the rotation is incremented with the exponential map:
4 Qualitative comparison
After briefly describing the ANC and the GE formulations, we proceed in this section and
the next one to discuss the relative advantages and disadvantages of each methodology. In
the current section, we focus on qualitative aspects that can be of relevance for both the
developer as well as the user of nonlinear beams, leaving quantitative considerations to
Sect. 5.
We base our comments on observations made on the formulations as described in Sects. 2
and 3, providing when possible reference to the literature where more details can be ob
tained. The choice of topics discussed is obviously biased by our experience but tries to
cover the most important aspects.
The first issue to be weighted when considering whether to incorporate one finite element
formulation or another into an existing code is the cost that will be presumably involved in
its implementation.
It can be deduced from Sect. 2 that the implementation of ANC beams is quite straight
forward. If the code has already a finite strain, deformable, solid element, the modifications
required to extend such element into a beam are few. As explained in Sect. 2, only new in
terpolation functions and the globaltolocal map (7) need to be programmed, and suitable
quadrature rules should be selected.
In contrast, the implementation of a geometrically exact beam in any of the existing for
mulations is fairly involved due mainly to the treatment of the rotational degrees of freedom.
This difficulty directly translates to the linearization of the formulation and the construction
of time integration algorithms. This last aspect is treated below with more details.
The difficulty in the implementation of GE beams does not refer only to the computation
of the internal forces and tangent stiffness. The most crucial point is the update equations, in
both quasistatic and transient problems, of the nodal rotational degrees of freedom and their
rates. The required updates are fundamentally different to those commonly programmed in
structural, finite element, and multibody codes. Including them in an existing code would
require important modifications of the program at the global level.
The original formulations of the ANC and GE beams suffered numerical problems that we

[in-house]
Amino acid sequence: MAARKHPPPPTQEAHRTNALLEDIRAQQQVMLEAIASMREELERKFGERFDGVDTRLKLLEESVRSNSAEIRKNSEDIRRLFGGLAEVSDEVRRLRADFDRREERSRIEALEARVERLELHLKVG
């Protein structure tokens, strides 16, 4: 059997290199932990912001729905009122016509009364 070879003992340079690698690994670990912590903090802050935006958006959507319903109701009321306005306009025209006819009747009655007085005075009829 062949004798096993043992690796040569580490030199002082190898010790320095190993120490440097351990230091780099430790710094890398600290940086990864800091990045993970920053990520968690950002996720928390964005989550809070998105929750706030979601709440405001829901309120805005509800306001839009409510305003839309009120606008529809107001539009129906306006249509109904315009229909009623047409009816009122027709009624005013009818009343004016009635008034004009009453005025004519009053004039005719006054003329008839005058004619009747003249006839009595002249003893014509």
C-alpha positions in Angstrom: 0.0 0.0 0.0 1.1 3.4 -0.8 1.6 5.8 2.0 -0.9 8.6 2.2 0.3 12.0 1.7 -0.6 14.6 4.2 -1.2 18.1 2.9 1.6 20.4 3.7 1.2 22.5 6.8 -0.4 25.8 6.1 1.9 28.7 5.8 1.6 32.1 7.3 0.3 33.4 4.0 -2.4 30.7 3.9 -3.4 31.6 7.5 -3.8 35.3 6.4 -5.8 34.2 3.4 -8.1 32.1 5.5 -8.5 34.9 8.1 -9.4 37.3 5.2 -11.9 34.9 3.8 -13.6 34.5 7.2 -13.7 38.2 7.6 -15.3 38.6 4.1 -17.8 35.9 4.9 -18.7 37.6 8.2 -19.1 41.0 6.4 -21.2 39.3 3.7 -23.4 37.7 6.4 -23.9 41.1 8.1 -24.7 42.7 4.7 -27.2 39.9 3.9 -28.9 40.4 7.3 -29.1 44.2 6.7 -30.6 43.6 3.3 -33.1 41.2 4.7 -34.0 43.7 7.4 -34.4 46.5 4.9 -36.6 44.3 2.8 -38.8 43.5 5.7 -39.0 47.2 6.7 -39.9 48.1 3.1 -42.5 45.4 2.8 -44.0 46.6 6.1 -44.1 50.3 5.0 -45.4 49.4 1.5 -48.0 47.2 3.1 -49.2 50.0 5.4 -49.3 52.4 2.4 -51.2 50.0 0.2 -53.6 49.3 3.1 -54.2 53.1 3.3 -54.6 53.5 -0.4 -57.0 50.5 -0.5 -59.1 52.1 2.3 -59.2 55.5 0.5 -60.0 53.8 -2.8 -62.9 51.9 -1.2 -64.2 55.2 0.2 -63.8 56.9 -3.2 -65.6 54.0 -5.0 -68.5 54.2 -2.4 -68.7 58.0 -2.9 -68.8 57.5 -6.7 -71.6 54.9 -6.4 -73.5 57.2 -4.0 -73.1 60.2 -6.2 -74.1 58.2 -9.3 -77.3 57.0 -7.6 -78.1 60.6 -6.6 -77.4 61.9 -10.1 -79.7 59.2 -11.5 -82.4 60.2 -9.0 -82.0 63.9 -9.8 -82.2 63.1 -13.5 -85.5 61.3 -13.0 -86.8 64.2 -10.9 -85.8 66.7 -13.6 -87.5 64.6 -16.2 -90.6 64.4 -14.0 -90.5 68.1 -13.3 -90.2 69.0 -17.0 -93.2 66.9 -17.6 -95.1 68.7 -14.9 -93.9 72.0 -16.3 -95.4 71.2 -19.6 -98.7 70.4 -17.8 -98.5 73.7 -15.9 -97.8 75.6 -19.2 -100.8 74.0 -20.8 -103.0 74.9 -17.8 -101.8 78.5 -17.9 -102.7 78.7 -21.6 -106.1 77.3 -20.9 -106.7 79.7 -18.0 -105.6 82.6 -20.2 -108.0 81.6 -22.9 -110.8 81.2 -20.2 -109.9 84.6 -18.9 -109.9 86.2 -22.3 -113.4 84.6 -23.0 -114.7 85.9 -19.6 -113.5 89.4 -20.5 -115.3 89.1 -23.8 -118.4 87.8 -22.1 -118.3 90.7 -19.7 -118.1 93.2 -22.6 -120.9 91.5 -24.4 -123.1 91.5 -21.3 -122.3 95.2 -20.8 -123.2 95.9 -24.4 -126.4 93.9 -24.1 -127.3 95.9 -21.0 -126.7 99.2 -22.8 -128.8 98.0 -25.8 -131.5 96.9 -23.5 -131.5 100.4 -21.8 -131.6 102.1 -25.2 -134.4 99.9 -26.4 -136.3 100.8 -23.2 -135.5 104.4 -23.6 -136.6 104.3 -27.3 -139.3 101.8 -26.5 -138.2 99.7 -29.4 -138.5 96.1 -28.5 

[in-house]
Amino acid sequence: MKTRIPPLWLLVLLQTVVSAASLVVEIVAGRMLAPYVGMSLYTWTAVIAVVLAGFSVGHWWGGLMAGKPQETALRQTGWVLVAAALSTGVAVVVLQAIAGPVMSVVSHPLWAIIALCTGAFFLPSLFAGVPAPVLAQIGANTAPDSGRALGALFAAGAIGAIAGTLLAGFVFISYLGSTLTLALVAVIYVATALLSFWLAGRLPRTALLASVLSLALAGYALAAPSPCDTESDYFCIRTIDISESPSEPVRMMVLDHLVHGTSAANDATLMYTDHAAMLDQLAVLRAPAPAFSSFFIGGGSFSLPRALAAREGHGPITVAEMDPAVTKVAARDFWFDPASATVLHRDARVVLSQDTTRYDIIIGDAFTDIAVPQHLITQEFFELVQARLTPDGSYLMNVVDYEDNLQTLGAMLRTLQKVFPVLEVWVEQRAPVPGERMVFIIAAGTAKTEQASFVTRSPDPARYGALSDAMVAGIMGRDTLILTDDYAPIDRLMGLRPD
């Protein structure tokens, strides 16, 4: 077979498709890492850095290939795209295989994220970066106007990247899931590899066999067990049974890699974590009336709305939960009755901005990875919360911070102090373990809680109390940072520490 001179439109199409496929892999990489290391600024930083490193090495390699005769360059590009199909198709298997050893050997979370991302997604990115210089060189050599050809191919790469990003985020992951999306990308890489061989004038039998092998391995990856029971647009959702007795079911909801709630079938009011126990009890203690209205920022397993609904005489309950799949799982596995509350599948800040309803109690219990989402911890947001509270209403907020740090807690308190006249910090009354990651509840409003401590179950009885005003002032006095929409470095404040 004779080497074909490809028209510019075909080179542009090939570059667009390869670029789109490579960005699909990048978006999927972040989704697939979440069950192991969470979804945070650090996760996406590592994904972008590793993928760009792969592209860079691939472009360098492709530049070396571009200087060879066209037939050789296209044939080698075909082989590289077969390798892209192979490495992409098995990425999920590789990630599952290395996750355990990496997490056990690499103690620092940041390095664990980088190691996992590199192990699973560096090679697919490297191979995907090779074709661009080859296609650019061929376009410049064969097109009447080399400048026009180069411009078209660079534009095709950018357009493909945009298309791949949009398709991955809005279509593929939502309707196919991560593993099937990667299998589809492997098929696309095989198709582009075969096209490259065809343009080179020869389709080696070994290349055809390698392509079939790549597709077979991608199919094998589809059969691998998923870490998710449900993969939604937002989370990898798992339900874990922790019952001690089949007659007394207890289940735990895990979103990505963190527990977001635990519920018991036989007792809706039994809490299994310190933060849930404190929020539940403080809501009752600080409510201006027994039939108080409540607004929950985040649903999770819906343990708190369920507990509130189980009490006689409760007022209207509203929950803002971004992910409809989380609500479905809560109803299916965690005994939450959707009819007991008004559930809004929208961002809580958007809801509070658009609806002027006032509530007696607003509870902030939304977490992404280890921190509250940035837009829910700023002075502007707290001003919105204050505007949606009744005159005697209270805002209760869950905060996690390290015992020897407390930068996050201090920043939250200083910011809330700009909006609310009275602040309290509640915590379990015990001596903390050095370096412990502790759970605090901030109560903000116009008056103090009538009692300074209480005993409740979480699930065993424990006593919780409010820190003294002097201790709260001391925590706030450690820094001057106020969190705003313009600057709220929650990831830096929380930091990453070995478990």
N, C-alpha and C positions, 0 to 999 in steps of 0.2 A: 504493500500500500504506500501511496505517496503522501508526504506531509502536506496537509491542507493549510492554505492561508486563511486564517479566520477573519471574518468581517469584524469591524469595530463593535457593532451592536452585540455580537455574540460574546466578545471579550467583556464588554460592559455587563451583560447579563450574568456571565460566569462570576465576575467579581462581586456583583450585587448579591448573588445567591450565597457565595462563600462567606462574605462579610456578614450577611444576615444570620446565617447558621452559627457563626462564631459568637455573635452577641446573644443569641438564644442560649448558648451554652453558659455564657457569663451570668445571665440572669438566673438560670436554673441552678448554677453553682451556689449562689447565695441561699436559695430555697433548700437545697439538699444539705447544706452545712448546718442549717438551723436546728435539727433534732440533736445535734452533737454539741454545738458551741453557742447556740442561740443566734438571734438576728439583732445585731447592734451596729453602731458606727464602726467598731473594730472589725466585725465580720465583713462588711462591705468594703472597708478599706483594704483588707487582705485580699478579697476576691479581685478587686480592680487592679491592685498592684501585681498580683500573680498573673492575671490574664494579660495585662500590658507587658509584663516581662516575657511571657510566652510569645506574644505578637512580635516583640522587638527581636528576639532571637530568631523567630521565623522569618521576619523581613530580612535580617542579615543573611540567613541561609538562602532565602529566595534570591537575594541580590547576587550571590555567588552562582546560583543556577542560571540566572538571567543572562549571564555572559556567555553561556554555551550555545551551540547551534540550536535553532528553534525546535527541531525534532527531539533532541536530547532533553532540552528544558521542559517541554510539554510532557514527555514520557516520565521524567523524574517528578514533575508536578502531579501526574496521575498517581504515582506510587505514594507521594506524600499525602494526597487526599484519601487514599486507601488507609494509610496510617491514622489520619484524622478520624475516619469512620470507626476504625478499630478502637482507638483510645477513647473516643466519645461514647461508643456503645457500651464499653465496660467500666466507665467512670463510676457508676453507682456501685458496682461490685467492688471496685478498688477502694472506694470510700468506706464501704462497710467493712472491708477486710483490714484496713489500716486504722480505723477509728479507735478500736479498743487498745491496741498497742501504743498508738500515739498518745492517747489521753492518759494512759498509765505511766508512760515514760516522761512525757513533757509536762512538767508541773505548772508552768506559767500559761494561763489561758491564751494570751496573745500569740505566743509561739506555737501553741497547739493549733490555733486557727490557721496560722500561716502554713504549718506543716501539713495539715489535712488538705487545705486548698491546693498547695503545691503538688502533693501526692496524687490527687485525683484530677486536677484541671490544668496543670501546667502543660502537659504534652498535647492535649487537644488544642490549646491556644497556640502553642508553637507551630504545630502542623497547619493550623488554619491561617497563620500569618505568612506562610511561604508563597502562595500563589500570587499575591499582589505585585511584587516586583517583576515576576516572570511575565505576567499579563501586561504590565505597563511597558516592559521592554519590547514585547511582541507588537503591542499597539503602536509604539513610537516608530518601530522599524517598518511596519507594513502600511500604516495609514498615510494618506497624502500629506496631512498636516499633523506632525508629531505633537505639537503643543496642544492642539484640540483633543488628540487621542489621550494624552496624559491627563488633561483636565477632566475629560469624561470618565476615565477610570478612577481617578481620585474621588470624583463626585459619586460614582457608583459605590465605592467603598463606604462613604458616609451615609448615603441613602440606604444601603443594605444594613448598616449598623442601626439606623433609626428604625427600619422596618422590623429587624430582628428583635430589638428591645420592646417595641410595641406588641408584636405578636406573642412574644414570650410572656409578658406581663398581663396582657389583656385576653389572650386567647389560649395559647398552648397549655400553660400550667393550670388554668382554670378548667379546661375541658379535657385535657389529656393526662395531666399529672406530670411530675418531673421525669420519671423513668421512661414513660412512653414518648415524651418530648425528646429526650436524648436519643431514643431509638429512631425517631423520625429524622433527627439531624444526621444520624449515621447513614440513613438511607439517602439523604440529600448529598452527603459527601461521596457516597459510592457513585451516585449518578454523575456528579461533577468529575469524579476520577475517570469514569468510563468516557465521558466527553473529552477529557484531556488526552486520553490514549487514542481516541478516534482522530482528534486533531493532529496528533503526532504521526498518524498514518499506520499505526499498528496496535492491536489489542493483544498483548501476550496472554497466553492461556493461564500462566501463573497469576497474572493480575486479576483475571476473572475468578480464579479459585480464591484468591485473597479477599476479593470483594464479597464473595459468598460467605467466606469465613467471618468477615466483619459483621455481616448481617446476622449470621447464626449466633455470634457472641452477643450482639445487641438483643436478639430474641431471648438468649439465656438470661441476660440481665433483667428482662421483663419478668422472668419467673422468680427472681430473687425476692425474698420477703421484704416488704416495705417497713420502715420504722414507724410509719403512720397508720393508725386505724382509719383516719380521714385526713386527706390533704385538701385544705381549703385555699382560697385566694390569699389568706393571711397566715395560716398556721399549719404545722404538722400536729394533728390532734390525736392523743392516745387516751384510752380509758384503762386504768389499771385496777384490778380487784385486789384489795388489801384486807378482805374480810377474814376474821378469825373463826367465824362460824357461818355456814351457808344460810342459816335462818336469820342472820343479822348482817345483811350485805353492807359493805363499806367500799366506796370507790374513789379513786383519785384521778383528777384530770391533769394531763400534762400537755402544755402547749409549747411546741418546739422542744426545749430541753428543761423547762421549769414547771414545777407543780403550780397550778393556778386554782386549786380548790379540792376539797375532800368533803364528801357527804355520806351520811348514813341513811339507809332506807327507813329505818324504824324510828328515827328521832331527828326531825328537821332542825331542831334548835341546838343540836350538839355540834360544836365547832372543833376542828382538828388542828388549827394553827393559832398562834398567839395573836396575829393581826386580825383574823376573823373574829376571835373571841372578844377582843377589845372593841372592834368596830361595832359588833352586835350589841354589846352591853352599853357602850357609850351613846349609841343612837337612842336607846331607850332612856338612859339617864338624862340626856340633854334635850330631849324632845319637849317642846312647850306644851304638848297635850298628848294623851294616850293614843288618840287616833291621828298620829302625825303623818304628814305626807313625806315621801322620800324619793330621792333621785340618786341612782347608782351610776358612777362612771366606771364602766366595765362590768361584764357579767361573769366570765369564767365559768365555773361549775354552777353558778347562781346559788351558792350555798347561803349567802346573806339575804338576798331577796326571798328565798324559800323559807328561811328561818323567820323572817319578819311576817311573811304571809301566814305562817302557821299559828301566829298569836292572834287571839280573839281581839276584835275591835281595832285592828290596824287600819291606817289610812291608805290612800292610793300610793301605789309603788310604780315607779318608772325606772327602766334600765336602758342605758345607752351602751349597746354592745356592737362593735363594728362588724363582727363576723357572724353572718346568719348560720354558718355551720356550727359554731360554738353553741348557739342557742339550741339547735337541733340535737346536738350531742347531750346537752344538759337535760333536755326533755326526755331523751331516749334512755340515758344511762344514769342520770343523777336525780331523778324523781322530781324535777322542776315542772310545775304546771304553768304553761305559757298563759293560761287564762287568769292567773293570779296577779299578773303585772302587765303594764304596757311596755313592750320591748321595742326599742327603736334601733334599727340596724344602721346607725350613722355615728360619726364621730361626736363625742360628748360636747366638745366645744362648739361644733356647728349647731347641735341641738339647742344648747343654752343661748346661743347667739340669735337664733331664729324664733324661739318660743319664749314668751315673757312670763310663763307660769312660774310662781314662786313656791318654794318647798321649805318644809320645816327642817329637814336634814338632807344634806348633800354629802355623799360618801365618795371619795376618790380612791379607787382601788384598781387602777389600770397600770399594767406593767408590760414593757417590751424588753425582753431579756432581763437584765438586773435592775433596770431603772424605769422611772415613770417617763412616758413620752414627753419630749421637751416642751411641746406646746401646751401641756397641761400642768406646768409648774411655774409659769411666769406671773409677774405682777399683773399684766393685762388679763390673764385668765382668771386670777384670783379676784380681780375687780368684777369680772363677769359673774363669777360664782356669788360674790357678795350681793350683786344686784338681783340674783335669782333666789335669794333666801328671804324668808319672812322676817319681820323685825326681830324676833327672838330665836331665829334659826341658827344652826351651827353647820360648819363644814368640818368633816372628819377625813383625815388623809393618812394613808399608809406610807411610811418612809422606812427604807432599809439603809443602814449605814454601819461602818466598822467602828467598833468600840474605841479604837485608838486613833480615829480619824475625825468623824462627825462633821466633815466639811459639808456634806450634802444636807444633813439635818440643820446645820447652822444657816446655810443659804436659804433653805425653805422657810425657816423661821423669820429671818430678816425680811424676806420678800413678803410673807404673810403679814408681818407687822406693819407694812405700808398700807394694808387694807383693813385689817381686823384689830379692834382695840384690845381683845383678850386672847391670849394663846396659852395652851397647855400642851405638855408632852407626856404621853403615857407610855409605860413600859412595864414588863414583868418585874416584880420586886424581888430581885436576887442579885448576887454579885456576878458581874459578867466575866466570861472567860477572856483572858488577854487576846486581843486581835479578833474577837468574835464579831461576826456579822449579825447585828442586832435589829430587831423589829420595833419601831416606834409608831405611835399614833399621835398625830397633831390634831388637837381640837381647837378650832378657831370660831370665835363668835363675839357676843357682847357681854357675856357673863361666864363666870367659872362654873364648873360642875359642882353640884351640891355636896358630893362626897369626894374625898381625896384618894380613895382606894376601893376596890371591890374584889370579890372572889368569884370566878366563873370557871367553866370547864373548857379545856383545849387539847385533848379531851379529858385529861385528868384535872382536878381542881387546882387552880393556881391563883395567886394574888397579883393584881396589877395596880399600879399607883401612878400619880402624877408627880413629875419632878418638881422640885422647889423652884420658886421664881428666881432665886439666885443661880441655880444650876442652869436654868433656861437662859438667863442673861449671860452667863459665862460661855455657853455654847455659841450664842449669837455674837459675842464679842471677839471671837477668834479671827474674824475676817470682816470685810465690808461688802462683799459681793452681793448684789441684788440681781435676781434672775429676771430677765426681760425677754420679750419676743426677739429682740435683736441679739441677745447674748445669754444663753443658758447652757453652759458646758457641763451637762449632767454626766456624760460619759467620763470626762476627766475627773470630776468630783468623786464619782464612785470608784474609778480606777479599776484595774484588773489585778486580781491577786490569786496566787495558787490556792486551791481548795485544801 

only identified when they became popular and their use widespread. Modifications have
been proposed which fix those issues to a great extent.
The most important numerical issue of the ANC formulation is that it has been shown to
produce results converging to the wrong solution when Poisson's ratio is nonzero
In a nutshell, the kinematics of the continuum based ANC beams artificially couples shear
and bending deformation and it is not rich enough to account for the section warping in
torsion. This issue has been studied , and solutions were found either by using
high order interpolation functions, by using enhanced assumed strain formulations, or by
leaving the continuum framework in favor of true beam theory. The first solutions require
additional computational cost per element, and the latter loses many of the advantages that
make continuum based ANC beams so appealing (simplicity, threedimensional constitutive
laws, etc. and so forth).
The geometrically exact beams formulation can also show locking in the thin limit if
full integration is employed for the internal forces and the stiffness matrix. It is well known
that a simple and costeffective solution for such a problem is the use of selective reduced
integration This wellknown problem of Timoshenkobased finite elements, and its
simple solution were reported in the first implementation of the method. A more subtle
issue, which was not reported until is that many numerical implementations of GE
beams spoil the objectivity of the exact equations of nonlinear beams. The reason can be
traced back once again to the interpolation of the rotational degrees of freedom. More recent
numerical implementations have been able to solve this problem by resorting to
better interpolation strategies for such degrees of freedom.
In order to calculate nonlinear beams of arbitrary material types, it is necessary that the beam
formulation allows a simple interface with general types of threedimensional constitutive
models. These can include hyperelastic materials, viscoelastic, elastoplastic, materials with
damage, etc. Being in essence a continuum element, the ANC beams incorporate without
any modification any threedimensional constitutive model (see (10)).
In contrast, the GE formulation is based on section response laws. In this type of rule, the